In the late 1970s, grain prices were significantly down, farms auctioned at record numbers, and seemingly, people had forgotten how their food got to the table. Grocery stores magically had an abundance of food. I was a youngster then, but I remember asking my then four-year-old nephew where milk came from. He responded, “the refrigerator.” On February 5, 1979, in protest of lower prices and lack of understanding, there was a tractor protest march on Washington, DC. They stayed through blizzard conditions, with the result being families began to notice the importance of farms and farming. Laws took longer to catch up, and when they did, they went in the direction of building Big Ag. However, the bold heritage of farmers still exists. We see this in the proliferation of farmer protests around the world.
My colleague in India has reported to me that in India, farmers are protesting unfair prices for their products and unjust laws.
Despite being tear-gassed, shot at with water cannons, and bone-chilling temperatures, the farmers are sitting quietly by the roadside, blocking corporate stores such as Flipkart (Walmart) marching in peaceful protests against their government. They assert that hastily written, divisive farm bills have suppressed their voices, are unjust, and passed without farmers’ input. On November 26, over 250 million Indians joined the farmers in protest, asserting rising prices and lower wages drive hunger and other poverty-related issues.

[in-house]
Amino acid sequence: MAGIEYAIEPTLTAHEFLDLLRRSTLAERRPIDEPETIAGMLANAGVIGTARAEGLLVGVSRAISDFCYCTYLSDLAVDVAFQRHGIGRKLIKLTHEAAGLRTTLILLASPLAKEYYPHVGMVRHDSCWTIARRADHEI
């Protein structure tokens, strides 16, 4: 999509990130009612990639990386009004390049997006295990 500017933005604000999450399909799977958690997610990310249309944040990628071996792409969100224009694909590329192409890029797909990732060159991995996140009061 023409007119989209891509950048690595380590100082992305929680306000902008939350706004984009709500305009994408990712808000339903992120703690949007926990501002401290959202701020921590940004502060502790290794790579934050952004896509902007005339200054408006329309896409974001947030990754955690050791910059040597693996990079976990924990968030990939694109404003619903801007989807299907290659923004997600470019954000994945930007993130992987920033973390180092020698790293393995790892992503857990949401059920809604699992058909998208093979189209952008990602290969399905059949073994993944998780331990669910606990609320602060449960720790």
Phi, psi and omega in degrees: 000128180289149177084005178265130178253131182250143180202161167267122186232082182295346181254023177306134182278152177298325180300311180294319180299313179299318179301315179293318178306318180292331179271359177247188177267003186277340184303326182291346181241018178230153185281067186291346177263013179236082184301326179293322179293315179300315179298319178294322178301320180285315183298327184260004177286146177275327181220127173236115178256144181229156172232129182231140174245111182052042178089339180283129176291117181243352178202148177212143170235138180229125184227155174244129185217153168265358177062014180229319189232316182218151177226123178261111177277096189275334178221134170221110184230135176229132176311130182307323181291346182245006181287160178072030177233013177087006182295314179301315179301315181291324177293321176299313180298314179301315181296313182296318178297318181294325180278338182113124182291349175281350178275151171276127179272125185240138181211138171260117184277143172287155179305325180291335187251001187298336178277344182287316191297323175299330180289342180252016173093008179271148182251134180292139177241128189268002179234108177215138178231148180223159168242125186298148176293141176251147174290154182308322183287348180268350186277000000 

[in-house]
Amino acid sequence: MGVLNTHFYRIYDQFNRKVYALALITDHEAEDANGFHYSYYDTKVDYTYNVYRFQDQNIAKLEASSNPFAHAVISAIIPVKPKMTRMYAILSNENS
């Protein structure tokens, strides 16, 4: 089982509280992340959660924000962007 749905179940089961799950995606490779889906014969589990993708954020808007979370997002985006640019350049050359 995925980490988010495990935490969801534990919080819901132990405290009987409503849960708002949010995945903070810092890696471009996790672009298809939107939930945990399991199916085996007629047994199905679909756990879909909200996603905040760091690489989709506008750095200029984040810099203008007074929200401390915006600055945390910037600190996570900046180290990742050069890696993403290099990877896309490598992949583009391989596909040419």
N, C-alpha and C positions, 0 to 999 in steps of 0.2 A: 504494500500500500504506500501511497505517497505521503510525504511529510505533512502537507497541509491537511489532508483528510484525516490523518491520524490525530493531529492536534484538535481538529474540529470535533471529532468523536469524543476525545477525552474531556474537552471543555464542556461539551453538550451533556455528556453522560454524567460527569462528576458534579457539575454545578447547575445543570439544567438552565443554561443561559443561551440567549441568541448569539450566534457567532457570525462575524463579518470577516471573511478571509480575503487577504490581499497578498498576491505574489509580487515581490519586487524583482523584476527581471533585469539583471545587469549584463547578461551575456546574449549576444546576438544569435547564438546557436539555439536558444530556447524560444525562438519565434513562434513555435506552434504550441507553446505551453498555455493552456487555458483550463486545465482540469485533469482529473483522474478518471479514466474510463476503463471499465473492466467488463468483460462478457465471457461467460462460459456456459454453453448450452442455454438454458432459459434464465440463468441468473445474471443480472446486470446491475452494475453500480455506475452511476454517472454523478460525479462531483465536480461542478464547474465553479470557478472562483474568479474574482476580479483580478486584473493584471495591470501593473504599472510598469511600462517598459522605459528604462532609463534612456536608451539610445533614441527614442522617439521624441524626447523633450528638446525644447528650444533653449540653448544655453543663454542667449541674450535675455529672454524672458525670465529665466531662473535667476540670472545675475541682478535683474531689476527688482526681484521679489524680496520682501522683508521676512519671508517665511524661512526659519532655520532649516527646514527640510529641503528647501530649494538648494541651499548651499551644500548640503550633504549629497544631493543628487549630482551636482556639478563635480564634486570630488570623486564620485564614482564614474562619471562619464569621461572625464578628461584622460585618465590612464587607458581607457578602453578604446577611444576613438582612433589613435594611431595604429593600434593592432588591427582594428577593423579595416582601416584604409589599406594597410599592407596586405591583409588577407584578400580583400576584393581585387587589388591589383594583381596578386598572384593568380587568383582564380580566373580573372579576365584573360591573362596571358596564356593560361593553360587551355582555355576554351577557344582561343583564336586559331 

In solidarity, as suicide and bankruptcies increase worldwide amongst farmers, generations of farmers and farm workers in North America join together. Latino partners liken the situation to when NAFTA destroyed the rural Mexican economy.
Every citizen in every community affects the food system through their food choices and their support of local, small scale farms.